She told me that she would send someone else out today. I told her that I didn't want to take another day off. She said that I had no choice, but she would make sure someone would be here by 11:00am. It is about 10:00am now. We'll see.

My point is this: Bell Atlantic has publically claimed that they do not need any competition in the city of DC, and that such competition would be harmful to the customers. "Poor Service" is something that they always say will result from such a monopoly breakup. I didn't really have much of an opinion before, but the last two days have showed me in living color, why the lack of competition, easily leads to total incompetence.

The next time you see a Spokesman for Bell Atlantic on TV, or in print, claiming that the breakup of the Bell Atlantic monopoly will lead to poor phone service, don't buy it. I have experienced the current "service" first hand, and I would welcome a competitor.

------Later that day------

It is 11:45am. No phone technician. Called Bell Atlantic. They "don't see" the order. If any startup phone companies out there need investors, contact me. [So, Rex, don't leave us in suspense. jeff]

Rex Toler

[The promo for the movie "The Cable Guy" announced that the film was coming to a theatre near you, sometime between 9 a.m. and 5 p.m. I think this was a Jay Leno joke. jeff]



If you're into gambling, as I am, one of the key things you should know before you pony up your bucks is the mathematical edge for the casino/house/government. For example, take the dice game Craps. Played poorly, taking the high-risk high-payback bets, the casino has an edge of 17-30% on every bet, which means if you bet $1,000,000 $1 at a time, you are mathematically likely to end up with somewhere between $700,000 and $830,000. And a huge package of freebies from the casino.

Craps played well, however, can reduce the casino edge to 1%-2%, depending on the rules of the table. So mathematically you'll lose only $10K on the $1,000,000 bet; put another way, you have to be much less lucky to walk away a winner, and having no luck (i.e., dovetailing with the odds) will cost you a lot less and take a lot longer to break you.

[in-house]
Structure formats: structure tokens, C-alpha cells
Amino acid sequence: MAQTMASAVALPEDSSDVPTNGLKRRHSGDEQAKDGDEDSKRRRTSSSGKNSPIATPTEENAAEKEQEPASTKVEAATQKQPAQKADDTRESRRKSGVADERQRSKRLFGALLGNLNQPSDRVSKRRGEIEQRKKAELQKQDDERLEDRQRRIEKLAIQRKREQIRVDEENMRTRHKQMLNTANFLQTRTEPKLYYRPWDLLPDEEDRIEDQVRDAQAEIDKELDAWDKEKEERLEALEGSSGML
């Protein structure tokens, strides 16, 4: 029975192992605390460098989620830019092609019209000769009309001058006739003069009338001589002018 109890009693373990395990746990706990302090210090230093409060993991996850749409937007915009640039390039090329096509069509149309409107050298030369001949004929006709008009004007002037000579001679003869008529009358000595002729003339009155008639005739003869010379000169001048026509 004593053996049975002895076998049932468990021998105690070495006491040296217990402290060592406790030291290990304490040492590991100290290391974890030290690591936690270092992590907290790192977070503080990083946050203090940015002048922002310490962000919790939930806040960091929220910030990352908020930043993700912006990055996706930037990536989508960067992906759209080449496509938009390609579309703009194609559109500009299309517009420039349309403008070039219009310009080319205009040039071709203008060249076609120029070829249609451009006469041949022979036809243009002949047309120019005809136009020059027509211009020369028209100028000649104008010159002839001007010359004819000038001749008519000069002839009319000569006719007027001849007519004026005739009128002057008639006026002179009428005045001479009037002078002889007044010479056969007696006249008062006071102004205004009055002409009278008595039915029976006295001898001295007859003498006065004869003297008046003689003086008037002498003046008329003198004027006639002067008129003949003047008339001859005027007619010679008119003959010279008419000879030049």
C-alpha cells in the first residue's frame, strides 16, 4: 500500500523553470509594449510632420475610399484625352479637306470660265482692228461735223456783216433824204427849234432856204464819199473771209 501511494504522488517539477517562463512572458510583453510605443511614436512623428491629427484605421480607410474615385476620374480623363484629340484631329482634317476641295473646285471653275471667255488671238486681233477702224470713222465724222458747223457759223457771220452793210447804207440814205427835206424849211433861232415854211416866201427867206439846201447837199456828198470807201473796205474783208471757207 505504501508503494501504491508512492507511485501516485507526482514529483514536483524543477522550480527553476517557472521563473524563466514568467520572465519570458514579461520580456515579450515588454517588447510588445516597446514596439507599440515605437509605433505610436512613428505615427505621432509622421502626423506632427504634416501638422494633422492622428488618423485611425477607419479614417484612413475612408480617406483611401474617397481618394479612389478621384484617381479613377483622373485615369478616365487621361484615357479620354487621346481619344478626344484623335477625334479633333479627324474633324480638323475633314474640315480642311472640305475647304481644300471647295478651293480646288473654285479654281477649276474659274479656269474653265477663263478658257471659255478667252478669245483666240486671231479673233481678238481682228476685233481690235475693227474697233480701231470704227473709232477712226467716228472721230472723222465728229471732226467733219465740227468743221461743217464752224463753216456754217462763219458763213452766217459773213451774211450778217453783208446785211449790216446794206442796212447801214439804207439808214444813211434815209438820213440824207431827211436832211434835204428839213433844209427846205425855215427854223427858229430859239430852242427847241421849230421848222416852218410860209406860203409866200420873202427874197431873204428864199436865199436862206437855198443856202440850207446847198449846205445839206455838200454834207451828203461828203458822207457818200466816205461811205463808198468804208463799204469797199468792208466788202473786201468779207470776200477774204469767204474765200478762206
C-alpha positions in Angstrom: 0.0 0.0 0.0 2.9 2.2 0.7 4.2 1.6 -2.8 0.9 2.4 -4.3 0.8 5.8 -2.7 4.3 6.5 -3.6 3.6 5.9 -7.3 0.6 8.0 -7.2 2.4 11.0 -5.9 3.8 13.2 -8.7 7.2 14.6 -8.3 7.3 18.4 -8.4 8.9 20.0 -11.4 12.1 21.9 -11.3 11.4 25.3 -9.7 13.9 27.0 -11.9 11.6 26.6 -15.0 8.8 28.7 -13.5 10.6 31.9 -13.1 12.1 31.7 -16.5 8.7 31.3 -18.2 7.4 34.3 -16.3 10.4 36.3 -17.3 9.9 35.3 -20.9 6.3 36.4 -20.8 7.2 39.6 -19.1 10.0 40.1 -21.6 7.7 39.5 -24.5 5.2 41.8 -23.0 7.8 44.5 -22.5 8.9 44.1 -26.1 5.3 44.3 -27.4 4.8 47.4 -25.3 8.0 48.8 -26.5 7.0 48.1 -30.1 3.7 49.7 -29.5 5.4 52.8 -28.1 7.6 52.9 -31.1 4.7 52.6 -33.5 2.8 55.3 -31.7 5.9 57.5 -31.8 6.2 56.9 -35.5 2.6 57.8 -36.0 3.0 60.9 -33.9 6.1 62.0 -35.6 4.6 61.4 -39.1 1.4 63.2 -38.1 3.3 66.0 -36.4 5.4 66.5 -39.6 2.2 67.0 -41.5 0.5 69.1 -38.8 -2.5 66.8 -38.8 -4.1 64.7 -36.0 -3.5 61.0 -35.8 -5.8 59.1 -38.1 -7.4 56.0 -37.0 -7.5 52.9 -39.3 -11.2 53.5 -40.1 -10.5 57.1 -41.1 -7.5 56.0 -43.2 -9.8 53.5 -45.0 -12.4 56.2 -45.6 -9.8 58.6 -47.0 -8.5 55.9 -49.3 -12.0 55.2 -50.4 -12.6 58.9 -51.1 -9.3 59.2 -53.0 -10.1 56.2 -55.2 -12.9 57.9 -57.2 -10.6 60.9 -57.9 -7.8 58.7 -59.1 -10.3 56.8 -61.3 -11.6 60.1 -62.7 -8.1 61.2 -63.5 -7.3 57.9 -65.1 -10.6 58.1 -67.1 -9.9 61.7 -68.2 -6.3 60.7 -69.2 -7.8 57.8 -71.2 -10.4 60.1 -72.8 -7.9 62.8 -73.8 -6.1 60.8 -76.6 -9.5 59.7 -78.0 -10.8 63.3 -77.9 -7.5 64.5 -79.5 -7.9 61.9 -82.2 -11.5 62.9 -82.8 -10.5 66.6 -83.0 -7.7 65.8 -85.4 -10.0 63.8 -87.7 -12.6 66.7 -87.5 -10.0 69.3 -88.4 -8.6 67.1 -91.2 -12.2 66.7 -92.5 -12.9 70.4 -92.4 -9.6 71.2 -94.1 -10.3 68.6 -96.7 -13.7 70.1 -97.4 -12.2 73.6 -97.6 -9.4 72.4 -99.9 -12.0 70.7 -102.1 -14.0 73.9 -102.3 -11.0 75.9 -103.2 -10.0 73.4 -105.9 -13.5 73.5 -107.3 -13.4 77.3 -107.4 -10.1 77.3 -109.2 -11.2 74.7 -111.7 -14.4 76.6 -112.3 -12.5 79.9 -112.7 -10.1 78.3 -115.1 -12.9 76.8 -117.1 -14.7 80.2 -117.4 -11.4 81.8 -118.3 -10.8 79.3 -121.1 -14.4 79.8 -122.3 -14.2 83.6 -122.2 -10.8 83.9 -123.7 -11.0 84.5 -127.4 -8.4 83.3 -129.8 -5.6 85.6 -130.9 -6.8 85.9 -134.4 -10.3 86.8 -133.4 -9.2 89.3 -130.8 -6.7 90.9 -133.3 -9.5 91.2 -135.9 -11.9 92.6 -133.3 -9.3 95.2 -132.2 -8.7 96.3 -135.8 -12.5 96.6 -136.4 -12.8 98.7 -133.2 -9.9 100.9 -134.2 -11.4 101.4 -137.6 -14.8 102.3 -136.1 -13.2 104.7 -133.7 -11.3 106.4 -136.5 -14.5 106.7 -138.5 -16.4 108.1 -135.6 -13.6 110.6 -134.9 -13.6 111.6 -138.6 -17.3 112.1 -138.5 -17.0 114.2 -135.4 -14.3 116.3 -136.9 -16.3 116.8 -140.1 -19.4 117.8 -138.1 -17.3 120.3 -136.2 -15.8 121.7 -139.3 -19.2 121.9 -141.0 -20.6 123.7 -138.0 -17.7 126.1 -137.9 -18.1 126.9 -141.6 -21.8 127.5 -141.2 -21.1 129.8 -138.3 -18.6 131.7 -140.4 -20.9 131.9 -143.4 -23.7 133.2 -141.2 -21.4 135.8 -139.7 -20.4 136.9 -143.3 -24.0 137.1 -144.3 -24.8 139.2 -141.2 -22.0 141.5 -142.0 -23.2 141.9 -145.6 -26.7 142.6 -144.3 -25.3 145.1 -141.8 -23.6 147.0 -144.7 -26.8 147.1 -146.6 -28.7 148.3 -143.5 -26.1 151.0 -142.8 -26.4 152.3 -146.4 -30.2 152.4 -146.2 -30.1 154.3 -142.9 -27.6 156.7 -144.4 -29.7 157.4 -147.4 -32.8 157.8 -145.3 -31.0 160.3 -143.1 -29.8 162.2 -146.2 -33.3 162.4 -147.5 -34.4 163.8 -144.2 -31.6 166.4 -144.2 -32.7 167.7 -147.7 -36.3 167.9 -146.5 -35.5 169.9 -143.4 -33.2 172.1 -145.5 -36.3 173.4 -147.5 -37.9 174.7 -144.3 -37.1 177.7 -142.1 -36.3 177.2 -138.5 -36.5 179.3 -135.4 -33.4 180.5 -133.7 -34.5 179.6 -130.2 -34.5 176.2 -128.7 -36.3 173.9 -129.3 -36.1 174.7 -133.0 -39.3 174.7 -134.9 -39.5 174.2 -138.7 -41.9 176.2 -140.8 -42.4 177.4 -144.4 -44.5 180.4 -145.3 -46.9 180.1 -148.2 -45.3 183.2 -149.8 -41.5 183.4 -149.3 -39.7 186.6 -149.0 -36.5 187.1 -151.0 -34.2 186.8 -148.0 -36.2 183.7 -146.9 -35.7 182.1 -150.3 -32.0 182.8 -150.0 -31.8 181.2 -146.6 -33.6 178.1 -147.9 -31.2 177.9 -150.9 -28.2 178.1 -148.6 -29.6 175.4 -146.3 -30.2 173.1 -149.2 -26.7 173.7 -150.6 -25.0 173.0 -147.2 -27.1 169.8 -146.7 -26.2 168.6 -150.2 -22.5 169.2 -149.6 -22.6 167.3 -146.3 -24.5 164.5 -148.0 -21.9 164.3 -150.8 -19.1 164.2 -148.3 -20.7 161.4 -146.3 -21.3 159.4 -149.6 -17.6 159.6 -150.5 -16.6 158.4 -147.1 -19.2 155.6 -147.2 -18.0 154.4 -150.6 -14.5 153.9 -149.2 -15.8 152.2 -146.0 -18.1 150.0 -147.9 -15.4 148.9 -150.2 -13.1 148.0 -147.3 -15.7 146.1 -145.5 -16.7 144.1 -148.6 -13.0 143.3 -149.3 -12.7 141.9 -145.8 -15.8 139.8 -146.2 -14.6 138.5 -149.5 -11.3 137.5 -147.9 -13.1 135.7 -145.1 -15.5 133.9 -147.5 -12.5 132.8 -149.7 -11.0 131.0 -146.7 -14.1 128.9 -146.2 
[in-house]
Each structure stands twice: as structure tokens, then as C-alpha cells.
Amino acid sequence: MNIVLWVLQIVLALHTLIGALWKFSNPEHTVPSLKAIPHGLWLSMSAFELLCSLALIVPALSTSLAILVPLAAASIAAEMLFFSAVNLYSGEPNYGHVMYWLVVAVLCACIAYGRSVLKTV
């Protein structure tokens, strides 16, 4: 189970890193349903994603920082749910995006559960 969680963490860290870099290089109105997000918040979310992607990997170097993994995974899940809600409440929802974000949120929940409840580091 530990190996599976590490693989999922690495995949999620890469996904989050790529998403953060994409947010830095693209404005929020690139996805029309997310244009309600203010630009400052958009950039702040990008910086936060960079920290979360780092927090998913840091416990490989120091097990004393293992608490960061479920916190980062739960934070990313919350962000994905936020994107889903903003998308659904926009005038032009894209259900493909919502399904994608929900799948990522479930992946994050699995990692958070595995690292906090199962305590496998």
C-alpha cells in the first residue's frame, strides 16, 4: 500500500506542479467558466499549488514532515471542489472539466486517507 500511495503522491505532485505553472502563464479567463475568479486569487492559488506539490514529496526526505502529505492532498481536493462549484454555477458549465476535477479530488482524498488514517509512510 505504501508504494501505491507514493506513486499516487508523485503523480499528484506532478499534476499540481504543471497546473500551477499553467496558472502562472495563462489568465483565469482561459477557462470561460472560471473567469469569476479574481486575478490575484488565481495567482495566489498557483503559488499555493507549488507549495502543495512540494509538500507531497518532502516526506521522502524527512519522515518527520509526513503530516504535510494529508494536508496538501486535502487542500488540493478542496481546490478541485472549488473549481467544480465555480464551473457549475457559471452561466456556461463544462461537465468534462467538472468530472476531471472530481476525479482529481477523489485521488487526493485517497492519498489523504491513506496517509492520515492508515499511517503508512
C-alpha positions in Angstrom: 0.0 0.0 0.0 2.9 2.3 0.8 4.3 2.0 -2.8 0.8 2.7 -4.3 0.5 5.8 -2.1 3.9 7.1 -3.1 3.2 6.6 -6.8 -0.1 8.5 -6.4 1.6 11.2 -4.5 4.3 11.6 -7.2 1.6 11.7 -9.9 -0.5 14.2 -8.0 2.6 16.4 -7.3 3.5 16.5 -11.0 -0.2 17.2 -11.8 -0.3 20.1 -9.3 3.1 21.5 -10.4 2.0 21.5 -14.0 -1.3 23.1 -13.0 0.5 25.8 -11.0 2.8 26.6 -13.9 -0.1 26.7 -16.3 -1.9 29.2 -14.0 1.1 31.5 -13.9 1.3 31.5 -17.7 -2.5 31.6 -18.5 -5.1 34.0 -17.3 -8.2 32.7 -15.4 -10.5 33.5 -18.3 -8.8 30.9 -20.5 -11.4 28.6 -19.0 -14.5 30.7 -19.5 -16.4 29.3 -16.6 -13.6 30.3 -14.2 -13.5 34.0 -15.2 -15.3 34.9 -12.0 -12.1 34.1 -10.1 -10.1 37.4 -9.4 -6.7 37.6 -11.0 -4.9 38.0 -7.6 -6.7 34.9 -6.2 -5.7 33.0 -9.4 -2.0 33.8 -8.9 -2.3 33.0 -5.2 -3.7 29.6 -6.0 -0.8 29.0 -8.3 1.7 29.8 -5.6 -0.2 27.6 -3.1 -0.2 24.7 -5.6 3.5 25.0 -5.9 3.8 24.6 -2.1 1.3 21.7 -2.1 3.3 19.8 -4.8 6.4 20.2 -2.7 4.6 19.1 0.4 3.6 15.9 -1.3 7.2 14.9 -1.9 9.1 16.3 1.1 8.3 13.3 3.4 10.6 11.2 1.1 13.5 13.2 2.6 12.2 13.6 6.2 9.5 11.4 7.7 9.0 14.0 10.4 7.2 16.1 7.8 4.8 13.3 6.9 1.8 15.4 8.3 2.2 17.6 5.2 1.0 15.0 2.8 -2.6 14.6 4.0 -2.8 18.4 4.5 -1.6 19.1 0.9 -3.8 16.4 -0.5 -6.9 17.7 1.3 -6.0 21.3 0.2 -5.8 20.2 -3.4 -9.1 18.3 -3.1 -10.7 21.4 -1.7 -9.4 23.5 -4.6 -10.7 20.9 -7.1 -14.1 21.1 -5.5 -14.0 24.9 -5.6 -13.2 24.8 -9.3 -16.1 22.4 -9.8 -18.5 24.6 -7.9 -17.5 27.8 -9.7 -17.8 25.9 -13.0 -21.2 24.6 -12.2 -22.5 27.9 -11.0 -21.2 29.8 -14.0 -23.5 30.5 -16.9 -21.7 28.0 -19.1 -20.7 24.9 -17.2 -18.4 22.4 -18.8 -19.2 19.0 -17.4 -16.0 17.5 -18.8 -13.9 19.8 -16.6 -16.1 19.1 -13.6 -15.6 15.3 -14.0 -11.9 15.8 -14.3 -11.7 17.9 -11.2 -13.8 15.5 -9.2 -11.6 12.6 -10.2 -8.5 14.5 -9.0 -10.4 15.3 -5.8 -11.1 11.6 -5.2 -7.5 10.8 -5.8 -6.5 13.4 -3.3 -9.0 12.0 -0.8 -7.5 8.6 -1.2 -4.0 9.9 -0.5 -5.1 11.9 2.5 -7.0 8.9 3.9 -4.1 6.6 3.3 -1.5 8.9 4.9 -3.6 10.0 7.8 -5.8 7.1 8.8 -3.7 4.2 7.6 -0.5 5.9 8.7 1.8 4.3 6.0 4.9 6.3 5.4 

All casino games have an edge, of course -- the sole exception being a single bet at the craps table (which you can only take if you've made other bets that have an edge), and a blackjack table under certain limited circumstances. (The ratio of high cards to low cards in the deck can tilt the game so it's actually in the player's favor by 1%-2% or more; that's the essence behind counting cards.)

So... bringing this back to the Keno discussion. One of the biggest problems I have with lotteries in general is that the house edge is insanely higher with the government than it is with casinos. Keno is typically the worst game in the house in Las Vegas: a 25% edge for the casino. Even the worst slot machines are only a 20% edge. Government lotteries and lottos, however, offer a 50% edge for the government, most easily expressed by the $500 payout on a 1-in-1000 chance of hitting a number in the 3-digit game. (Based on what I've read, the bookies used to pay $800 for the same hit.)

High-bucks wins are even a greater scam: as I understand it, the payout is determined to be half of the take, i.e. $5 million for a $10 million rake (the amount bet). But that $5 million is purchased as a 20-year annuity by the government, at a fraction of the final payout total. So on the megabucks wins, the government is sucking in a lot of cash.

So the government allows gambling, but only if they can run it, and then they offer a game with a house edge that any gambler in their right mind should stay far away from. (Or, at least, any educated gambler who knows about odds.)

Now, let's take Keno. As previously said, it's basically a lotto that's drawn every five minutes. And I presume that it maintains the 50% house edge -- a sucker bet, no matter how you slice it. But what's worse are the exacerbating factors: 1) the every five minutes bit is encouragement for players to churn a lot more money; 2) the Maryland Keno game allows you to bet between $1 and $20 on each game, unlike a lotto ticket which is $1 a pop. Result: far more money bet, and the majority of that coming from a few players who play a lot, not more players.

I don't call that a particularly moral thing for a government to engage in.

In defense of gambling, however, it's not a bad thing for those who know how to handle it. That's maybe 10% of the people in a casino on any given night; the rest are probably going to get fleeced. Unlike some people, I have very little sympathy for the fleecees in casinos -- the only thing stopping them from choosing the right games is their own ignorance, and they can get educated at half the bookstores along the Boardwalk.